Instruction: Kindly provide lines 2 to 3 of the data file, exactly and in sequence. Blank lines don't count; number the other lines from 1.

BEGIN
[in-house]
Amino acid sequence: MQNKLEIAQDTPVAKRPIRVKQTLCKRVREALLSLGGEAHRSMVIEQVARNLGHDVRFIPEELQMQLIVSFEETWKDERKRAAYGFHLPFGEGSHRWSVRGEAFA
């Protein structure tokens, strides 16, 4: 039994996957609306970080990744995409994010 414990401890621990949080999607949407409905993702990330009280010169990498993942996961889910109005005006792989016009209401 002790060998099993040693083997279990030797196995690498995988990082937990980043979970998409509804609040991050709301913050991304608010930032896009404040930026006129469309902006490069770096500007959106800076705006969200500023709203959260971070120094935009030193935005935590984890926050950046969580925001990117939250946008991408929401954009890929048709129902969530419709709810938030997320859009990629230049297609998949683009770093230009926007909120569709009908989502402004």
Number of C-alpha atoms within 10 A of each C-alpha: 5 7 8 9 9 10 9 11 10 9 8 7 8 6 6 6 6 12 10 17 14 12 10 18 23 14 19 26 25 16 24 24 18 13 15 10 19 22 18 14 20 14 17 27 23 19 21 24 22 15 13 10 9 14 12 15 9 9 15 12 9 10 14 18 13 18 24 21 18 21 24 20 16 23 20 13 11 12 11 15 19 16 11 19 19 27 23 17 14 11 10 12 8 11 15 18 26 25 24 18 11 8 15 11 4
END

Amino acid sequence: MQNKLEIAQDTPVAKRPIRVKQTLCKRVREALLSLGGEAHRSMVIEQVARNLGHDVRFIPEELQMQLIVSFEETWKDERKRAAYGFHLPFGEGSHRWSVRGEAFA
């Protein structure tokens, strides 16, 4: 039994996957609306970080990744995409994010 414990401890621990949080999607949407409905993702990330009280010169990498993942996961889910109005005006792989016009209401 002790060998099993040693083997279990030797196995690498995988990082937990980043979970998409509804609040991050709301913050991304608010930032896009404040930026006129469309902006490069770096500007959106800076705006969200500023709203959260971070120094935009030193935005935590984890926050950046969580925001990117939250946008991408929401954009890929048709129902969530419709709810938030997320859009990629230049297609998949683009770093230009926007909120569709009908989502402004």